Video Game Review: Inspiring, Creative World of Sony’s ‘Little Big Planet 2’

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CHICAGO – The first quarter of 2010 was the best of the calendar in the world of video games with stunning titles like “Mass Effect 2,” “Battlefield: Bad Company 2” and “Heavy Rain”. Media Molecule and Sony Computer Entertainment have kicked off the equivalent quarter in 2011 with another spectacular game, topping their legendary 2008 release with the highly anticipated follow-up “Little Big Planet 2”. Video Game Rating: 5.0/5.0
Video Game Rating: 5.0/5.0

Think about your favorite video game sequels and how they built on what worked about the original. “God of War II,” “Uncharted 2,” and “Mass Effect 2” come to mind when one thinks of titles that took good games and made them great. “Little Big Planet 2” deserves mention in the same breath as those games. It’s a stunning achievement, a wonderful embodiment of what has been called the “Play, Create, Share” genre. Even for this player, one who has never been too interested in customization/creation, “Little Big Planet 2” is fantastic. In other words, if you’re into the genre, you’ll likely adore it even more. Except for a few game physics that still feel a bit wonky (and it’s such a minor complaint when weighed against the rest of the title but the grapple hook drives me nuts), “Little Big Planet 2” is perfect.

Little Big Planet 2
Little Big Planet 2
Photo credit: Sony

“Little Big Planet” was a game-changer. As the wonderful Sackboy cleared mantle space for numerous Game of the Year awards, Media Molecule was already working on the sequel. The first game was simple enough in that it introduced a world that gave gamers more tools than ever in terms of making their own platformer. What was notable about the title for me was the success of it along varying degrees of user commitment. In other words, you could just play the pre-loaded story levels with no customization at all and still enjoy a kick-ass platformer. Or you could tweak your Sackboy with different outfits and make it a little bit more your own. Or you could go all out and basically make your own game and then share it with the world.

Little Big Planet 2
Little Big Planet 2
Photo credit: Sony

All of these elements — Play, Create, Share — have been upgraded in the sequel in surprisingly clever and rewarding ways. There’s not one element of “Little Big Planet 2” that feels inferior to the predecessor, something that can’t often be said about a sequel. The graphics, audio, gameplay, creation tools, story — every element has been refined and expanded upon in the way that we wish all sequels would operate: Take the strengths of your first game and amplify them while ironing out the weaknesses.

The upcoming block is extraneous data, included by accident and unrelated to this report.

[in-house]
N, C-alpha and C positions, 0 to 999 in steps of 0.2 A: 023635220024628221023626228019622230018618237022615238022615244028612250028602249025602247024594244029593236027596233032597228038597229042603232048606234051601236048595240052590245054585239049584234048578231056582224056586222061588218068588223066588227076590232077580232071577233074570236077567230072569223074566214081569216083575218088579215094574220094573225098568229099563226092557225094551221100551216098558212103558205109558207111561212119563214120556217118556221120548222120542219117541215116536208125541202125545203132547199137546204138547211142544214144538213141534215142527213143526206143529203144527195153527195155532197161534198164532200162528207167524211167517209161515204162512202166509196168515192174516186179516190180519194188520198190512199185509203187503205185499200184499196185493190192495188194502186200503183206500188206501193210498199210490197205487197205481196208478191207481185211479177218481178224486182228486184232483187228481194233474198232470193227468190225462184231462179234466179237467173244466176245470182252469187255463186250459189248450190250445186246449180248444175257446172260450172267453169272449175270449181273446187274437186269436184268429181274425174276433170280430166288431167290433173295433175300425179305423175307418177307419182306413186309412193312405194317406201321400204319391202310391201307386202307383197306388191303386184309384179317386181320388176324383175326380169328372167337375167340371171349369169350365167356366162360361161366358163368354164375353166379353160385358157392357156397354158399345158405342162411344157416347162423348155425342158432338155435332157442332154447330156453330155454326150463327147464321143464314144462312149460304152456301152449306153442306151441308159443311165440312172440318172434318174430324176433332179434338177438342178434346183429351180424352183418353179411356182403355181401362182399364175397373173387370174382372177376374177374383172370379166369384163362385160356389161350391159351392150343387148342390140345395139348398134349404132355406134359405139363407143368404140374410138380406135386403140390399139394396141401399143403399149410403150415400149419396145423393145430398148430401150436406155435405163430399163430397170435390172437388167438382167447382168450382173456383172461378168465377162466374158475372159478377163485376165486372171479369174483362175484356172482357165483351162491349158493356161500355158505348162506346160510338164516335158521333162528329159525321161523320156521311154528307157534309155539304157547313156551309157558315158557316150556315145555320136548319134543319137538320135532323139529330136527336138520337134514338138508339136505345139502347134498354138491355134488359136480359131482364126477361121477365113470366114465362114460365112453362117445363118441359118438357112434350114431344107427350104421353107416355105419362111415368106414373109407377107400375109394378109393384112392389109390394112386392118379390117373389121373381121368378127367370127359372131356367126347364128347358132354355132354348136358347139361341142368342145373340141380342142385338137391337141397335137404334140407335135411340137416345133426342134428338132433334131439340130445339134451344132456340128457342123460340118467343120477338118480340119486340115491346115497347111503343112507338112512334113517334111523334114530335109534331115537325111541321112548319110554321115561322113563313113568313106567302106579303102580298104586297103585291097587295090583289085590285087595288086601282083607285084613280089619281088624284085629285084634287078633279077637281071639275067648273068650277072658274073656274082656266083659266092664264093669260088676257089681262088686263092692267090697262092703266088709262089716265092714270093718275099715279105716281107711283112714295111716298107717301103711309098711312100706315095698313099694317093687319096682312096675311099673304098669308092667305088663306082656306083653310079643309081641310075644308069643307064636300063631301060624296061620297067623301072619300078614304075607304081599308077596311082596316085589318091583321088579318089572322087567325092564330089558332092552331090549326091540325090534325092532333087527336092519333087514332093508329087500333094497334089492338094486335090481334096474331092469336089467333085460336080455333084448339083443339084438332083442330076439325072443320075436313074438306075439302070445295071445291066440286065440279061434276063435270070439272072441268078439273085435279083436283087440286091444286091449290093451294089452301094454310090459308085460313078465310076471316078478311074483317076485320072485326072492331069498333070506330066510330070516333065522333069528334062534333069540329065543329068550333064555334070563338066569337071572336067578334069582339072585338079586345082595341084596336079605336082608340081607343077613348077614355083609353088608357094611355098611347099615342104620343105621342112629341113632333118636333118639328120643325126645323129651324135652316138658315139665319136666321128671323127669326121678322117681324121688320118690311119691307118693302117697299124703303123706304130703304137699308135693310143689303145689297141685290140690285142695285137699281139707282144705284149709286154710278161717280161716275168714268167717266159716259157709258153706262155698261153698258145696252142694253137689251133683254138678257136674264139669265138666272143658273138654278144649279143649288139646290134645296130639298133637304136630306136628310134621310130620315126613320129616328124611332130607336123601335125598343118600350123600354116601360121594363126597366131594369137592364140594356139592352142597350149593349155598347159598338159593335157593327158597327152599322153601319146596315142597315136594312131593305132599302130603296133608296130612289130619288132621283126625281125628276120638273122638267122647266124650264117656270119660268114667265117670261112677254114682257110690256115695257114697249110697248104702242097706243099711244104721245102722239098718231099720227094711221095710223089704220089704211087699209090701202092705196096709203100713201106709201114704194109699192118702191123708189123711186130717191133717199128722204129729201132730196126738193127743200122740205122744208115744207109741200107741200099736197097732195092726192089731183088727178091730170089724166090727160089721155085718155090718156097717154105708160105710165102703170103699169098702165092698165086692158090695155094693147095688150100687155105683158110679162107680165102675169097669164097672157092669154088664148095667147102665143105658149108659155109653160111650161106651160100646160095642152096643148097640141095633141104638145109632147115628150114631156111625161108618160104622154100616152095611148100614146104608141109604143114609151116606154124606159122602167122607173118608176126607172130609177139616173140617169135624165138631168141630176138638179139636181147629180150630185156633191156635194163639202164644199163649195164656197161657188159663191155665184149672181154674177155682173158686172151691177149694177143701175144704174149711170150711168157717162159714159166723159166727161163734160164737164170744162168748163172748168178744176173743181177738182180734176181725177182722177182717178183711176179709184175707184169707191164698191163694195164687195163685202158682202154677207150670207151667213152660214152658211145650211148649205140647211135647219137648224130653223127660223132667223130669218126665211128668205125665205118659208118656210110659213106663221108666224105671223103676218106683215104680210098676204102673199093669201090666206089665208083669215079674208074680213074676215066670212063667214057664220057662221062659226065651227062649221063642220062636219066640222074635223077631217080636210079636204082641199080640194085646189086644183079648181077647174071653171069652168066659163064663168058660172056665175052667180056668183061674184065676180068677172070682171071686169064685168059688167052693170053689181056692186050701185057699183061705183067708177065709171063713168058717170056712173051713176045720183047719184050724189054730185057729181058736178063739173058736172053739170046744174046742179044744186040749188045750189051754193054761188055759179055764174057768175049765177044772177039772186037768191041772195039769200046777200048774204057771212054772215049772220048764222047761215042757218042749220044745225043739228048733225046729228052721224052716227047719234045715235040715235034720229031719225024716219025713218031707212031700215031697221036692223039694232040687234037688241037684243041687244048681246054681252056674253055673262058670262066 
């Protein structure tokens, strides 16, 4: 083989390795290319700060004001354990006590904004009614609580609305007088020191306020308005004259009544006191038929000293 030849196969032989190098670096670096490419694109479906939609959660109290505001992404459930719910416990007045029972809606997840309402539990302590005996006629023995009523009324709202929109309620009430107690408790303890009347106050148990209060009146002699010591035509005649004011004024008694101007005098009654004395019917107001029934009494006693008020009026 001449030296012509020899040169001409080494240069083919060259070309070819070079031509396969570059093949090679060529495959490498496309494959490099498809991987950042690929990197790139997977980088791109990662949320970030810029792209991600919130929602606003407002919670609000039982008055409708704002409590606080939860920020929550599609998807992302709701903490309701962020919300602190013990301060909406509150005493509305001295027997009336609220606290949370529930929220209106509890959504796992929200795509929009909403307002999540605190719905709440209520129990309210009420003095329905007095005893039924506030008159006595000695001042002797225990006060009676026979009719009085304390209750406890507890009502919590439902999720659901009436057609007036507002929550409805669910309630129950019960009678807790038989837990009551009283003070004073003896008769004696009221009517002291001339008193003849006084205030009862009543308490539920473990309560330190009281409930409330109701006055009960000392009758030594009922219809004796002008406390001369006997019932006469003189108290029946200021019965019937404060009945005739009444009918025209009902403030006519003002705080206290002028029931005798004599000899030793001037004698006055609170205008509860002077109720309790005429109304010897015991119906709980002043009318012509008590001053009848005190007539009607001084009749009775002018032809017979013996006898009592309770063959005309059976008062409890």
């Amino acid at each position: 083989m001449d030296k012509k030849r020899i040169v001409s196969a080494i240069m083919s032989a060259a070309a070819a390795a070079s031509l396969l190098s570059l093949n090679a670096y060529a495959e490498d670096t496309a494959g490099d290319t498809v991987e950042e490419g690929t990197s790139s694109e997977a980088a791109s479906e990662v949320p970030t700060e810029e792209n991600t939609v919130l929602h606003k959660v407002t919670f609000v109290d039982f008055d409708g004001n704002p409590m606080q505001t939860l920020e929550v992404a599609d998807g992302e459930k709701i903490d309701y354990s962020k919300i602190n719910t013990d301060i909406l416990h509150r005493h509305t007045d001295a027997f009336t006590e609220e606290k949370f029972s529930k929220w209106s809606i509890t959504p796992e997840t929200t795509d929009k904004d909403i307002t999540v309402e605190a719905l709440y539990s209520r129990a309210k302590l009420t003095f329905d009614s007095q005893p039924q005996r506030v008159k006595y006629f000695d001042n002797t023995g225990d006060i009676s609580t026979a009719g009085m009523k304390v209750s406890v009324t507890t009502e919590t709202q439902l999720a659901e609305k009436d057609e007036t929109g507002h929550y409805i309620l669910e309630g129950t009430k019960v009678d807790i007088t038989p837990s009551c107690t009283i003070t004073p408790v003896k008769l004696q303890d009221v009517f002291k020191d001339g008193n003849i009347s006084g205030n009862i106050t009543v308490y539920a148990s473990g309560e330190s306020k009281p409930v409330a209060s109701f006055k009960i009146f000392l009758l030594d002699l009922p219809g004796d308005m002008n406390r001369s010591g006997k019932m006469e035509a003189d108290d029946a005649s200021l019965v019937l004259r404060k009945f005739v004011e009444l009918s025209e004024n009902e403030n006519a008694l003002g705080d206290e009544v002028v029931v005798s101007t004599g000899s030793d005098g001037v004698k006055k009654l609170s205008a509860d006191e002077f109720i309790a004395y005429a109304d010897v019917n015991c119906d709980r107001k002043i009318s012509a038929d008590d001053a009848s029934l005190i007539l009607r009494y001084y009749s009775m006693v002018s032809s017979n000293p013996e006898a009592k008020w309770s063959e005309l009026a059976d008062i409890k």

Most players will start with “Play,” a fantastic story portion that takes place across multiple worlds with a variety of game types and stunning level designs. Honestly, if “Little Big Planet 2” was JUST the platformer, it would still rule. The story is a little lackluster but the variety and ingenuity of the gameplay is stunning. It’s so continuously surprising and creative.

One minute, you’re playing a top-down shooter, the next you’re running through a maze, and then you’re bouncing around on a giant rabbit or rolling on a hamster. It’s a shockingly creative game at almost every minute, the kind of rare title that makes you smile just through its clever design and a game that demands replay, not just to collect all the goodies hiding or beat your high score from level to level but to experience the joyful variety yet again. And many of the story levels have co-op sections — areas of the game that can’t be reached on your own — which add to the title for those of you that love to play games with your friends.

After playing, you’ll want to create. Once again, the customization is DEEP. You can use the collectibles found throughout the story to personalize your Sackboy and alter a dozen other surface-level elements of the game like you do a Facebook profile. You can put up pins, pictures taken through your PlayStation Eye, comments, etc. and change the look of the game in millions of ways. Then dive into the world of level creation, where I expect many gamers will spend not just hours but days, weeks, and months.

“Little Big Planet 2” offers access to levels designed through the first game as well, and as I played through those my mind reeled at the creative explosion that’s likely to come with the new tools offered in this game. I simply don’t have the patience or time to devote to level creation that I wish I could but I eagerly await the creations of others. Maybe yours will be the one that rises to the top of the Highest Ranked and Most Played or becomes my ‘Most Hearted.’ I can’t wait to see what people have to offer.

Just think about that for a minute — “Little Big Planet 2” is a game that offers replayability through the creativity of the people that love it. It’s a title that’s not just imaginative but works because it inspires the imagination of others. Games were long accused of being a solitary affair but the development of co-op, multiplayer, customization, and creation tools have broken down those preconceptions. Media Molecule and Sony are leading the way with “Little Big Planet 2.”

Check out this breathtaking Adventure Trailer for a glimpse of what “Little Big Planet 2” has to offer:

“Little Big Planet 2” was developed by Media Molecule and released by Sony Computer Entertainment America. It was released on January 18th, 2011, exclusively for the PS3. It is rated E (Everyone). content director Brian Tallerico

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